🍬 An Erlang backend to the OCaml compiler

Getting started

You can bootstrap the system by running:

caramel $ make deps build

It relies on opam being installed, and make deps will take care of
installing all the necessary opam dependencies.

After make you should have a caramelc binary to play around with.

Hacking

The target make watch will start the Dune build watcher, and recompile the
project as you save files.

You can run tests with make test, and reformat the source code with make fmt.

For a more in-depth description of what’s happening, check the the OCaml to
Erlang
document, and the Caramel arch
picture
.

Examples

You can find several examples in ./examples, and in
./tests/compiler.

In the examples, you can run caramelc compile *.ml to get them all built in
the right order.

Here’s an OCaml module and the compiled Erlang module:

type msg = [ `Reset | `Add of int | `Hello of string ]

type state = string * int

let handle_message : state -> msg option -> state =
 fun state msg ->
  let x, y = state in
  match msg with
  | Some `Reset -> ("", 0)
  | Some (`Add z) -> (x, z)
  | Some (`Hello n) -> (n, y)
  | None -> state

let rec loop ~recv state =
  Io.format "current_state: ~pn" [ state ];
  let msg = recv ~timeout: (Process.Bounded 5000) in
  let state2 = handle_message state msg in
  loop ~recv state2

let start x = Process.make (fun _self recv -> loop ~recv x)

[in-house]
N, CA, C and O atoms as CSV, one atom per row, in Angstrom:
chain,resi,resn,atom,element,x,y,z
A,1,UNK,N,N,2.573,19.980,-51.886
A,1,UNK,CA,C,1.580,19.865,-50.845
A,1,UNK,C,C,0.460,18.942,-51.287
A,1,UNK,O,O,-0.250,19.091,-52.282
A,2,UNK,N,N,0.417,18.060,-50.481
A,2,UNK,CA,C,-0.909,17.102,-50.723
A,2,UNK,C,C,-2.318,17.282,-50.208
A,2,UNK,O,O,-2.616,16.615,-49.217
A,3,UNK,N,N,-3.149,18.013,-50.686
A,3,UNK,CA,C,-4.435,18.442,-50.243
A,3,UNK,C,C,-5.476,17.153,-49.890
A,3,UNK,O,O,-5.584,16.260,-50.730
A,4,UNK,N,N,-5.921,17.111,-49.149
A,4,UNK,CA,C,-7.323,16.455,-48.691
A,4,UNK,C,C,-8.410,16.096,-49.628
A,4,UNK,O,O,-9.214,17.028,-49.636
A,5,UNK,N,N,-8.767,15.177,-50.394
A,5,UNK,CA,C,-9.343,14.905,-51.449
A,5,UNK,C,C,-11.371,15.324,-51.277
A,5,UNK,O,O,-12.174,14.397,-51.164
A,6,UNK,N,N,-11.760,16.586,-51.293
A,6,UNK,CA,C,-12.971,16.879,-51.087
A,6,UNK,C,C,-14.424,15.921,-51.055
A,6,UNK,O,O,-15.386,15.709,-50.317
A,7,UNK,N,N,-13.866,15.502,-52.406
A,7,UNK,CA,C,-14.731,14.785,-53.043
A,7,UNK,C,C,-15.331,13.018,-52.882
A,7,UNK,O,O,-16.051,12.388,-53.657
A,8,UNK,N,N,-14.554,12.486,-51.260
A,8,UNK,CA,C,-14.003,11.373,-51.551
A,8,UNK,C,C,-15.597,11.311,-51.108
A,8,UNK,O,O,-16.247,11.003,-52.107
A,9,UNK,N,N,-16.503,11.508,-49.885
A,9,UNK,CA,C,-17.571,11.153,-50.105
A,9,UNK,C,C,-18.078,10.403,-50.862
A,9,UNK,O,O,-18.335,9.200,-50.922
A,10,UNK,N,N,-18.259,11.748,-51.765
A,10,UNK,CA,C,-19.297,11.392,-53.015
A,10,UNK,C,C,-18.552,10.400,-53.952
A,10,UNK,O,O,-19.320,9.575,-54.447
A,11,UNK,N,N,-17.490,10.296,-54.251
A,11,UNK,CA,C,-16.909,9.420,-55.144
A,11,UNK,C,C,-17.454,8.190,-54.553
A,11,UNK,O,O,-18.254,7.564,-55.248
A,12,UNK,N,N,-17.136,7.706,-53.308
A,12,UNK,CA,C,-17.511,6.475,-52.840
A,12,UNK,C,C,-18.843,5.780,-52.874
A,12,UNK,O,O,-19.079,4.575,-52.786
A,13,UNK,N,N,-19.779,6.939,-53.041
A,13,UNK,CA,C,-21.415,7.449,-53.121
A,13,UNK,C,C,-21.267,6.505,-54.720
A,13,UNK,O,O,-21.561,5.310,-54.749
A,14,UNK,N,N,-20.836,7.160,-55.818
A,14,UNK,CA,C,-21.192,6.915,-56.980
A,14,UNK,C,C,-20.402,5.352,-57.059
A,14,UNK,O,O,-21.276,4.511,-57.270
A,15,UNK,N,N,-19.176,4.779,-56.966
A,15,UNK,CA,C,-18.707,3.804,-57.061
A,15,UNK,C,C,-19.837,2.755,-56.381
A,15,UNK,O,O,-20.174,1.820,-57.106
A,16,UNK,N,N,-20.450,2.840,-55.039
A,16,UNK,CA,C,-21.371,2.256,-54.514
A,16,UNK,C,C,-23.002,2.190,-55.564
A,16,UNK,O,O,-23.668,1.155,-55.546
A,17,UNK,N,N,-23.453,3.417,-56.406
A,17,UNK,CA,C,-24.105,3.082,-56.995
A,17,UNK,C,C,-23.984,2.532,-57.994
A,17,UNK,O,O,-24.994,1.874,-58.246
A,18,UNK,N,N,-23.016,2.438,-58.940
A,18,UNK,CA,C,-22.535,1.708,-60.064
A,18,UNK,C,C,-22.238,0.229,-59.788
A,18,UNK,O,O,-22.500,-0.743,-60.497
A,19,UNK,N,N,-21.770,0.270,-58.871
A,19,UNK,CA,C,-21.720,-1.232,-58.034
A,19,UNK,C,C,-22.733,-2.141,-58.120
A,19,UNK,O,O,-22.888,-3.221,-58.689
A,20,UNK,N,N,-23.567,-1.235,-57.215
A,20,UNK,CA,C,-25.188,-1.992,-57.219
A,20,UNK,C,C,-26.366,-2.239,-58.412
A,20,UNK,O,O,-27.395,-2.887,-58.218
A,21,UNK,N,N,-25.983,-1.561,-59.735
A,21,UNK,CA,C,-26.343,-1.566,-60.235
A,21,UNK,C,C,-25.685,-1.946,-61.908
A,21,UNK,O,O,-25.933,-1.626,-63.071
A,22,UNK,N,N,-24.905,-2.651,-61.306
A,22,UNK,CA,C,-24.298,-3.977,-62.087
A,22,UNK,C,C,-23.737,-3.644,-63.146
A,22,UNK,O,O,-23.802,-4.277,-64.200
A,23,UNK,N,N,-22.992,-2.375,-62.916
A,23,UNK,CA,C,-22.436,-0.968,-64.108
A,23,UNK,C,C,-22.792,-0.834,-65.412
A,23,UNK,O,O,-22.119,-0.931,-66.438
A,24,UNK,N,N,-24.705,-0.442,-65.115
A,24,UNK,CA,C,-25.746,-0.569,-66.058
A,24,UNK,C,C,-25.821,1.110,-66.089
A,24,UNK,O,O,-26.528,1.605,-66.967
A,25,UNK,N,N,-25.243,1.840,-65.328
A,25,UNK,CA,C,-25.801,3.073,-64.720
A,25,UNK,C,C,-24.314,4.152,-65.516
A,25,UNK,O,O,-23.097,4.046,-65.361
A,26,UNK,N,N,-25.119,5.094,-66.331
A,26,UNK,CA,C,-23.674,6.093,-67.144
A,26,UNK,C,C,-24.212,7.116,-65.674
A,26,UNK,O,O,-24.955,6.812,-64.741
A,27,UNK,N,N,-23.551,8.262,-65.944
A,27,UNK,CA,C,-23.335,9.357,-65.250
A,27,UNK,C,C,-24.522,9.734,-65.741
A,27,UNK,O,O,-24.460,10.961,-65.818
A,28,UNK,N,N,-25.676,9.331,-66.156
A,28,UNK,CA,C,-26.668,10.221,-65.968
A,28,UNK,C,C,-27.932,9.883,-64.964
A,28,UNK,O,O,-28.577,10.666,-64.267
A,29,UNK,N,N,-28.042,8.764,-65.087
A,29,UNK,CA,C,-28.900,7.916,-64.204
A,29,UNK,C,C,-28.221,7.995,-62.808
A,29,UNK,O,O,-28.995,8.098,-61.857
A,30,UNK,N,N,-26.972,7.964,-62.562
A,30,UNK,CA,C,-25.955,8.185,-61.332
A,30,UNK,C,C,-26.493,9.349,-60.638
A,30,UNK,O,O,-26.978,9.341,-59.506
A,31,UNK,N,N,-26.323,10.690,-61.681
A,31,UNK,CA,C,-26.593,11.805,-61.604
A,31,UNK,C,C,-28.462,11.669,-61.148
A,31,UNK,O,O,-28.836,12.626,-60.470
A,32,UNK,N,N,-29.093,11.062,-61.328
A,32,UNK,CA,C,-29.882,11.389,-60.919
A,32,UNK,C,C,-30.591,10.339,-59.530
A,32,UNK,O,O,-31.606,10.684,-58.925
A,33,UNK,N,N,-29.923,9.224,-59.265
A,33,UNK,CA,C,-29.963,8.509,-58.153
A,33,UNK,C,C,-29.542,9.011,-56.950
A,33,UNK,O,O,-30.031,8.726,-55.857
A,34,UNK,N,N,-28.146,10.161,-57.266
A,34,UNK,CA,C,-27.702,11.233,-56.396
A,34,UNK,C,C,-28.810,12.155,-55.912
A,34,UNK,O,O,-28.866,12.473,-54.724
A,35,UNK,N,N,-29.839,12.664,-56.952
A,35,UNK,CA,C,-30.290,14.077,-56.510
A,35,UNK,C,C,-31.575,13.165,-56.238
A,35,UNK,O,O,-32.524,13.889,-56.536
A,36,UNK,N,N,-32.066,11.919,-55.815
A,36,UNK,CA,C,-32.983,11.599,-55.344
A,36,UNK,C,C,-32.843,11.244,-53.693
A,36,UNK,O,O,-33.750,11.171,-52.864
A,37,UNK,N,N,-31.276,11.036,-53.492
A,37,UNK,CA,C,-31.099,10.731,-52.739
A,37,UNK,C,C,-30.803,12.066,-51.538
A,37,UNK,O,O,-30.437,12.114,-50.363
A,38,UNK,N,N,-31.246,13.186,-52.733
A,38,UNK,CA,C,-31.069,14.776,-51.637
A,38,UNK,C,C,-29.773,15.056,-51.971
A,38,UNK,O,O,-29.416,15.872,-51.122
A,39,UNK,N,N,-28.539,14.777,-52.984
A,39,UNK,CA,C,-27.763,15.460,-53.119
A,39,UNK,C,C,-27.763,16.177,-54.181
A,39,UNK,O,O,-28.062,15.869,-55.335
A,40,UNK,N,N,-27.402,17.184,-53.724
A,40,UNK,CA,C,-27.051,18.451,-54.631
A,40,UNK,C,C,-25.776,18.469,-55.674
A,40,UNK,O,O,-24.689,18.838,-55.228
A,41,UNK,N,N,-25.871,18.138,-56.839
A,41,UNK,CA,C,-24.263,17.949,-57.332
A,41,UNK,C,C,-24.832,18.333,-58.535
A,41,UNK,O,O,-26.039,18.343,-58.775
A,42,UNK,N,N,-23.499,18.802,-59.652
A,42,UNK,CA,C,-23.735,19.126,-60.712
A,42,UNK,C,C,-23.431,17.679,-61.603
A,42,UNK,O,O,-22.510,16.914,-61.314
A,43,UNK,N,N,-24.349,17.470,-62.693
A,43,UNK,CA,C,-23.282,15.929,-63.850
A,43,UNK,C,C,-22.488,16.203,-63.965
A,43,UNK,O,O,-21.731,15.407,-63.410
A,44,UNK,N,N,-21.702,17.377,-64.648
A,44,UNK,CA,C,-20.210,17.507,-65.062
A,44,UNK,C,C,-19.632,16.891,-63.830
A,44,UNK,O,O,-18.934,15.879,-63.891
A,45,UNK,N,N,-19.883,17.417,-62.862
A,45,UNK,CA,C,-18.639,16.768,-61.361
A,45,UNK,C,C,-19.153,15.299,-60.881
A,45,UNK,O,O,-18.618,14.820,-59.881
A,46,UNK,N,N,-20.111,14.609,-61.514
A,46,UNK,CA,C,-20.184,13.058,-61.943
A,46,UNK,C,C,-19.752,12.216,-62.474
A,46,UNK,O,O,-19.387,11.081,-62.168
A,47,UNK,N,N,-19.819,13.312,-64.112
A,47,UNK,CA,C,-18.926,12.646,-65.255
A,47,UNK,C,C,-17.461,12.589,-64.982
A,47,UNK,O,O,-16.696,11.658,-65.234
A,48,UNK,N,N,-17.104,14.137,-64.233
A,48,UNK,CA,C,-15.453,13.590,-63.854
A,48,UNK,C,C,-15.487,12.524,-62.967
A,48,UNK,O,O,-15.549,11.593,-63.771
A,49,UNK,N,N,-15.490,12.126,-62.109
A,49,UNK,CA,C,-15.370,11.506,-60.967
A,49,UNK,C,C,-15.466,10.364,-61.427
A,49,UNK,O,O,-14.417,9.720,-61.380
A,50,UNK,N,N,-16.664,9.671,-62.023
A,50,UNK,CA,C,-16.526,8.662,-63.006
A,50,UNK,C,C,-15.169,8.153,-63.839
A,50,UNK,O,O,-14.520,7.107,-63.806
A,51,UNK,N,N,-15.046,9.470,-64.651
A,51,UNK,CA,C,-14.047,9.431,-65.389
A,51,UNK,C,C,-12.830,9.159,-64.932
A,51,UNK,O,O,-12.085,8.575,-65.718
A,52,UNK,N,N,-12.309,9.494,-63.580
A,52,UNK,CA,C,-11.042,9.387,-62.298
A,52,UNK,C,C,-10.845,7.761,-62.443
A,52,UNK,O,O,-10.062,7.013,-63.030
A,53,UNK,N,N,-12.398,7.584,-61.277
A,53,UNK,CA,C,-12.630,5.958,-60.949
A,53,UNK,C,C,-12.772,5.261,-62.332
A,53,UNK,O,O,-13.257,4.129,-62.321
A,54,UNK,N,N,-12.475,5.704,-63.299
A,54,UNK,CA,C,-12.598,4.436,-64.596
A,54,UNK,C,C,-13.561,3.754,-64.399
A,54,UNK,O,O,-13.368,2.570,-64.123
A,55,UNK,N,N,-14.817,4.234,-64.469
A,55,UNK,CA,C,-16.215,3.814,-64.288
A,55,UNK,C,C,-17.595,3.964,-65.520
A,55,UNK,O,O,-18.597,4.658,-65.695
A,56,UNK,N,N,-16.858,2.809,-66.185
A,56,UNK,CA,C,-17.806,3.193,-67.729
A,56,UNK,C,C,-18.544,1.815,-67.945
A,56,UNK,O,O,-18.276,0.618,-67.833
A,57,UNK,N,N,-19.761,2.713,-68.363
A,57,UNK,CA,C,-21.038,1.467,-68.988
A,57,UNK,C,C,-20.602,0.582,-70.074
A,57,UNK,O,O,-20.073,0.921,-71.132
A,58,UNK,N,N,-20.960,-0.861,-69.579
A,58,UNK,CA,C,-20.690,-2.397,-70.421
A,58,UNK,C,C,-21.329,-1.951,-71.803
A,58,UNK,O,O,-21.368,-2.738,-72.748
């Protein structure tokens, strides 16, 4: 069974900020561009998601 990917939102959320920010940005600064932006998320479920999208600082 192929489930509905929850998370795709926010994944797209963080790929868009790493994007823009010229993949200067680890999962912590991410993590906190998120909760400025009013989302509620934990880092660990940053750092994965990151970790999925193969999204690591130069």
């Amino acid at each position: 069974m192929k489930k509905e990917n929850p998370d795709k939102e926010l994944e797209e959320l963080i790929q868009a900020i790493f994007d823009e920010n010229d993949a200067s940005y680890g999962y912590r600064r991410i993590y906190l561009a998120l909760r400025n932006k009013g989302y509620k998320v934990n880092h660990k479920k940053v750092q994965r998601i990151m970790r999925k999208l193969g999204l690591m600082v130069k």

let do_work () =
  let pid = start ("hi", 0) in
  Erlang.send pid (`Hello "joe")
% Source code generated with Caramel.
-module(holder_annotated).
-export_type([msg/0]).
-export_type([state/0]).

-export([do_work/0]).
-export([handle_message/2]).
-export([loop/2]).
-export([start/1]).

-type msg() ::  reset
             | {add, integer()}
             | {hello, binary()}
             .

-type state() ::  {binary(), integer()}.

-spec handle_message(state(), option: t(msg())) -> state().
handle_message(State, Msg) ->
  {X, Y} = State,
  case Msg of
    {some, reset} -> {<<"">>, 0};
    {some, {add, Z}} -> {X, Z};
    {some, {hello, N}} -> {N, Y};
    none -> State
  end.

-spec loop(fun((process: after_time()) -> option: t(msg())), state()) -> ok.
loop(Recv, State) ->
  io: format(<<"current_state: ~pn">>, [State | []]),
  Msg = Recv({bounded, 5000}),
  State2 = handle_message(State, Msg),
  loop(Recv, State2).

-spec start(state()) -> erlang: pid(msg()).
start(X) -> process: make(fun
  (_self, Recv) -> loop(Recv, X)
end).

-spec do_work() -> ok.
do_work() ->
  Pid = start({<<"hi">>, 0}),
  erlang: send(Pid, {hello, <<"joe">>}).

Running on the Erlang shell we get this output:

examples/processes λ erl
Erlang/OTP 23 [erts-11.0.3] [source] [64-bit] [smp:64:64] [ds:64:64:10] [async-threads:1] [hipe]

Eshell V11.0.3  (abort with ^G)
1> c(holder_annotated).
{ok,holder_annotated}
2> holder_annotated:
do_work/0         handle_message/2  loop/2            module_info/0
module_info/1     start/1
2> holder_annotated: do_work().
current_state: {<<"hi">>,0}
{hello,<<"joe">>}
current_state: {<<"joe">>,0}
current_state: {<<"joe">>,0}
3>
BREAK: (a)bort (A)bort with dump (c)ontinue (p)roc info (i)nfo
       (l)oaded (v)ersion (k)ill (D)b-tables (d)istribution

Read More

ترك الرد

من فضلك ادخل تعليقك
من فضلك ادخل اسمك هنا